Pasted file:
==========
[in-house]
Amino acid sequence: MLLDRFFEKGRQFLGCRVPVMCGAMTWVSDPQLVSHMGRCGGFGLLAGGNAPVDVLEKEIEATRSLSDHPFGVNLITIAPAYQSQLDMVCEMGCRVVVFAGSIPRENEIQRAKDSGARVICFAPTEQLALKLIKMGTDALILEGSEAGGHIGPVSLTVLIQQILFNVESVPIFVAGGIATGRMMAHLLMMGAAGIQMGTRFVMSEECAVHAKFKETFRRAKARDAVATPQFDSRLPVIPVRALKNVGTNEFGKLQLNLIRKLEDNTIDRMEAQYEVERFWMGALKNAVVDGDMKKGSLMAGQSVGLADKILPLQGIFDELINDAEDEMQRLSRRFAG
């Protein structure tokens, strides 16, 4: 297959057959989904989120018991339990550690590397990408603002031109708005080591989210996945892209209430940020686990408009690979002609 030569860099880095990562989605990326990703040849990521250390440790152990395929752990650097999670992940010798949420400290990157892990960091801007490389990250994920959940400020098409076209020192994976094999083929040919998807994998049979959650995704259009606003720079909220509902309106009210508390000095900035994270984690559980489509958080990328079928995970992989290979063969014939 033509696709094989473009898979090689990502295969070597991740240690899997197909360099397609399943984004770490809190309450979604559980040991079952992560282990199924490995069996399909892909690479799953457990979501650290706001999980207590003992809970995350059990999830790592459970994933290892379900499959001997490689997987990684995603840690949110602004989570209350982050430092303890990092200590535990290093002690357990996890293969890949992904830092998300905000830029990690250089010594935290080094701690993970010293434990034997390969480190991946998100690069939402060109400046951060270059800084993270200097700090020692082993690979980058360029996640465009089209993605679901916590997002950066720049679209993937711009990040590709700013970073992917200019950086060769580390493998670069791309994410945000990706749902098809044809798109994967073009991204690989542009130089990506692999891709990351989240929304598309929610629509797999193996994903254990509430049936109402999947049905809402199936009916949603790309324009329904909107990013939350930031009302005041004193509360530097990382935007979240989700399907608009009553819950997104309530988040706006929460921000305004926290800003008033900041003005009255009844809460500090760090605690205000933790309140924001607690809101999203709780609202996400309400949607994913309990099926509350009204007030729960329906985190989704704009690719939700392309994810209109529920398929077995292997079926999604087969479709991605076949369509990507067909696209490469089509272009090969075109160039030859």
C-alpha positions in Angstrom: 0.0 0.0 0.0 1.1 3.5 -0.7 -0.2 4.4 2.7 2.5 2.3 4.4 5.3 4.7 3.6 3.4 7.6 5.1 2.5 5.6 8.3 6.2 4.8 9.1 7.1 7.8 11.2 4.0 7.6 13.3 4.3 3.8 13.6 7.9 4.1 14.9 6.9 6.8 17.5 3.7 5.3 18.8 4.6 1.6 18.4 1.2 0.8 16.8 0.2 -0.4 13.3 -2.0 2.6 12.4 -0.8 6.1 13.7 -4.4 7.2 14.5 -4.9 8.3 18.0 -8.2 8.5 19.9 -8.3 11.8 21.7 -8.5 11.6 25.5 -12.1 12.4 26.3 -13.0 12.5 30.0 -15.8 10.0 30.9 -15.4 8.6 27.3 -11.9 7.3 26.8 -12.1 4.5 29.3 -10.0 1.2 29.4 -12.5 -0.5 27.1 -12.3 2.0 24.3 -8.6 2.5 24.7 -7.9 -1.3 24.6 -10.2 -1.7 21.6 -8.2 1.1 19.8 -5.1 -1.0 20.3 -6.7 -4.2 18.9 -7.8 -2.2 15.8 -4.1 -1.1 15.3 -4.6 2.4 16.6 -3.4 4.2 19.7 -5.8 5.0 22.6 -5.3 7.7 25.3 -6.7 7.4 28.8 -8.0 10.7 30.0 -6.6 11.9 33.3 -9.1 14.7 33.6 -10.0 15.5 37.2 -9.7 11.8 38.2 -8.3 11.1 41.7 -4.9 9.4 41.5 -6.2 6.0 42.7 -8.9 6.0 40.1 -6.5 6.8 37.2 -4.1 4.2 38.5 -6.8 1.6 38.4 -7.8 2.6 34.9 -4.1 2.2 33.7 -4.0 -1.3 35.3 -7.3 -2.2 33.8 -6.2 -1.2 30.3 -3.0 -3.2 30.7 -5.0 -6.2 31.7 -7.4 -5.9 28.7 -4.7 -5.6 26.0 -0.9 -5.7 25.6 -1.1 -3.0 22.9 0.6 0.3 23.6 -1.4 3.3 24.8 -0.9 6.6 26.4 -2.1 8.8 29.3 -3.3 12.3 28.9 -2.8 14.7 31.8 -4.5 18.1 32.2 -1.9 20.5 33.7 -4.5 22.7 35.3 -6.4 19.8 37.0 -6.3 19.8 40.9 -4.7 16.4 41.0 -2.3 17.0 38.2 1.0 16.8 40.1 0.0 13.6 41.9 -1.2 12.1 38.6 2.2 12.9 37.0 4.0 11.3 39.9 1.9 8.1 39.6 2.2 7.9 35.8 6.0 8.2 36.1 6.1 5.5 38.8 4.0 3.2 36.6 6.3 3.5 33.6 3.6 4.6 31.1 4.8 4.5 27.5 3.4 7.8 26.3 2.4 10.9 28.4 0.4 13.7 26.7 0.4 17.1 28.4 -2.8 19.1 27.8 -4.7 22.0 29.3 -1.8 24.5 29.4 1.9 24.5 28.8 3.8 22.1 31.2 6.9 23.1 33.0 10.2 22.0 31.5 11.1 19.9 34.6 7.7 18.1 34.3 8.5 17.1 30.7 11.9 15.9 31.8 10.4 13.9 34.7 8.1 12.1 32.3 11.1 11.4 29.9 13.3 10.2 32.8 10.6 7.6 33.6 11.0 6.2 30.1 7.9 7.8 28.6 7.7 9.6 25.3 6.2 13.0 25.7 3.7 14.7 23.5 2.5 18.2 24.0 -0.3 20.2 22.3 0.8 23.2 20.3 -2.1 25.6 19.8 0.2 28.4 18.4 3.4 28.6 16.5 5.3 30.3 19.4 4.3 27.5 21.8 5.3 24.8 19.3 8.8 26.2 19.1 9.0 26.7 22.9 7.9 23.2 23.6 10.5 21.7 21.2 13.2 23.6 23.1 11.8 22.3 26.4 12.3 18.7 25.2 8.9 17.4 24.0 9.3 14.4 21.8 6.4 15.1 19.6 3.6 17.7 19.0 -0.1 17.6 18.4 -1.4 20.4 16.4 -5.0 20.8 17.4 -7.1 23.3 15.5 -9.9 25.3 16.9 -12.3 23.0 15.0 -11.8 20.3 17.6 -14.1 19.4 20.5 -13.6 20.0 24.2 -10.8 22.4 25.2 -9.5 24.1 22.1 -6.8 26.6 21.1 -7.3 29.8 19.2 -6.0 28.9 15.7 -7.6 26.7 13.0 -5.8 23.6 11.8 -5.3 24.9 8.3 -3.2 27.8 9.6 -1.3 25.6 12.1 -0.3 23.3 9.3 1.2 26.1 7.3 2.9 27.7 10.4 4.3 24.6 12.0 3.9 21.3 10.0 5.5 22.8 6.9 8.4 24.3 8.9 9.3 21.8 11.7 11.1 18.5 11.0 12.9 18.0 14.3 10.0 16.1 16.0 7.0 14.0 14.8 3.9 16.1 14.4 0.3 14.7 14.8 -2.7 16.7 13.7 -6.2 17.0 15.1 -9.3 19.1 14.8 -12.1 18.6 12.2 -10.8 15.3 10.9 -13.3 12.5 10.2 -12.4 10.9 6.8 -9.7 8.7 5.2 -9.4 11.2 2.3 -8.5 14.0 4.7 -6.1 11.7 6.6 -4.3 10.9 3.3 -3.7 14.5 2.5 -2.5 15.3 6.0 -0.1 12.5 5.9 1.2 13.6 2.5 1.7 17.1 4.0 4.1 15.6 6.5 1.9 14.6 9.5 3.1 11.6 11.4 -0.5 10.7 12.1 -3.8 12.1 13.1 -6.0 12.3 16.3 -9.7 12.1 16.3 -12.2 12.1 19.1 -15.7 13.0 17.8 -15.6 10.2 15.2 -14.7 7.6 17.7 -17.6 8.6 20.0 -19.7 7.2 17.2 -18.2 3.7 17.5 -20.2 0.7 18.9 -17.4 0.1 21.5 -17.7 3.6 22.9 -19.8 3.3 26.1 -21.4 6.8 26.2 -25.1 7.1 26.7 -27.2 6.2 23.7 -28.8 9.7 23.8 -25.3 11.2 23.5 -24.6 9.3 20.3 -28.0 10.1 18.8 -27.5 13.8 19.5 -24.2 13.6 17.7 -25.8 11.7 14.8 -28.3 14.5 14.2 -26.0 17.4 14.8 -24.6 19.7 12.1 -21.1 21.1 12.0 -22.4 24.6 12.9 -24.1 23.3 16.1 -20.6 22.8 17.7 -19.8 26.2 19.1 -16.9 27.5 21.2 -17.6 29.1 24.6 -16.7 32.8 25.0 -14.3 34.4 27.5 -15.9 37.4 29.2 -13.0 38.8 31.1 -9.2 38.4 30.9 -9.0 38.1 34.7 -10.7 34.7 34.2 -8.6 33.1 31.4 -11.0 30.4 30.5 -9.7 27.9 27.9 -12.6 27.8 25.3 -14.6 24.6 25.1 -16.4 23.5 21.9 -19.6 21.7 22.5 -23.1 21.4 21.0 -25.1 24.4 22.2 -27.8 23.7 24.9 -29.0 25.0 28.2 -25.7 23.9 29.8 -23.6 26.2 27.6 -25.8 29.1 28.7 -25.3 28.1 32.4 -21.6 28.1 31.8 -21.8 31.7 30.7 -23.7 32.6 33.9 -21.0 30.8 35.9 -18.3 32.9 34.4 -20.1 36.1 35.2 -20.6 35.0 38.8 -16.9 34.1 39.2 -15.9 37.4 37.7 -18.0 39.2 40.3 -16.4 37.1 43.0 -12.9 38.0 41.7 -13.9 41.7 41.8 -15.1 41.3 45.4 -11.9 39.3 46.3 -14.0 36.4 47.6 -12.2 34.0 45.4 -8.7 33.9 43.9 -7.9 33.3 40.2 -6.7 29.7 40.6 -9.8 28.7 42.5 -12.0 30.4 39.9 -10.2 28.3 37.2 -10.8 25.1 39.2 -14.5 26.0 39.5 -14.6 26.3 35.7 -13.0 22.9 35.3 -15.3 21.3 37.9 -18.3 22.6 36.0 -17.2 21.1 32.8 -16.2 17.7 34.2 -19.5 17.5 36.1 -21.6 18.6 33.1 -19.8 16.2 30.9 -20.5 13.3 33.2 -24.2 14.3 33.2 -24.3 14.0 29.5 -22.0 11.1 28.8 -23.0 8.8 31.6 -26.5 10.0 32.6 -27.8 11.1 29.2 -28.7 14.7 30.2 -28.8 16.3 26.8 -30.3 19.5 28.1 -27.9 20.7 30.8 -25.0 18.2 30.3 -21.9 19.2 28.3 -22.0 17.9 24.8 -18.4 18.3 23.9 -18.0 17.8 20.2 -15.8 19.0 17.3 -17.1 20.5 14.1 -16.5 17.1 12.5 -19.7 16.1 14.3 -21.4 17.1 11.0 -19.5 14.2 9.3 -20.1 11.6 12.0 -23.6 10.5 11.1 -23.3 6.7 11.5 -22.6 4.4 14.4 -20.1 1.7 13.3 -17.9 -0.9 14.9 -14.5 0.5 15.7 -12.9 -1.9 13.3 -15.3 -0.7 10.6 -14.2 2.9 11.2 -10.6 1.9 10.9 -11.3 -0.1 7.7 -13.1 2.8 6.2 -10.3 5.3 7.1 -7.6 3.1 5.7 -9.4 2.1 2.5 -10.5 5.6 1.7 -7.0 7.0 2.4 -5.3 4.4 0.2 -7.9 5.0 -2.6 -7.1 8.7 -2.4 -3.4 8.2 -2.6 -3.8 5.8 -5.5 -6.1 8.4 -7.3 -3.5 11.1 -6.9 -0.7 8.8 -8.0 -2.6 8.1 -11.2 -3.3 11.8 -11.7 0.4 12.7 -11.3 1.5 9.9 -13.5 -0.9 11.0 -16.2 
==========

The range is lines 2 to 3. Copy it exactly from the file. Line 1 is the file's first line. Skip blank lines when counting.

Amino acid sequence: MLLDRFFEKGRQFLGCRVPVMCGAMTWVSDPQLVSHMGRCGGFGLLAGGNAPVDVLEKEIEATRSLSDHPFGVNLITIAPAYQSQLDMVCEMGCRVVVFAGSIPRENEIQRAKDSGARVICFAPTEQLALKLIKMGTDALILEGSEAGGHIGPVSLTVLIQQILFNVESVPIFVAGGIATGRMMAHLLMMGAAGIQMGTRFVMSEECAVHAKFKETFRRAKARDAVATPQFDSRLPVIPVRALKNVGTNEFGKLQLNLIRKLEDNTIDRMEAQYEVERFWMGALKNAVVDGDMKKGSLMAGQSVGLADKILPLQGIFDELINDAEDEMQRLSRRFAG
């Protein structure tokens, strides 16, 4: 297959057959989904989120018991339990550690590397990408603002031109708005080591989210996945892209209430940020686990408009690979002609 030569860099880095990562989605990326990703040849990521250390440790152990395929752990650097999670992940010798949420400290990157892990960091801007490389990250994920959940400020098409076209020192994976094999083929040919998807994998049979959650995704259009606003720079909220509902309106009210508390000095900035994270984690559980489509958080990328079928995970992989290979063969014939 033509696709094989473009898979090689990502295969070597991740240690899997197909360099397609399943984004770490809190309450979604559980040991079952992560282990199924490995069996399909892909690479799953457990979501650290706001999980207590003992809970995350059990999830790592459970994933290892379900499959001997490689997987990684995603840690949110602004989570209350982050430092303890990092200590535990290093002690357990996890293969890949992904830092998300905000830029990690250089010594935290080094701690993970010293434990034997390969480190991946998100690069939402060109400046951060270059800084993270200097700090020692082993690979980058360029996640465009089209993605679901916590997002950066720049679209993937711009990040590709700013970073992917200019950086060769580390493998670069791309994410945000990706749902098809044809798109994967073009991204690989542009130089990506692999891709990351989240929304598309929610629509797999193996994903254990509430049936109402999947049905809402199936009916949603790309324009329904909107990013939350930031009302005041004193509360530097990382935007979240989700399907608009009553819950997104309530988040706006929460921000305004926290800003008033900041003005009255009844809460500090760090605690205000933790309140924001607690809101999203709780609202996400309400949607994913309990099926509350009204007030729960329906985190989704704009690719939700392309994810209109529920398929077995292997079926999604087969479709991605076949369509990507067909696209490469089509272009090969075109160039030859």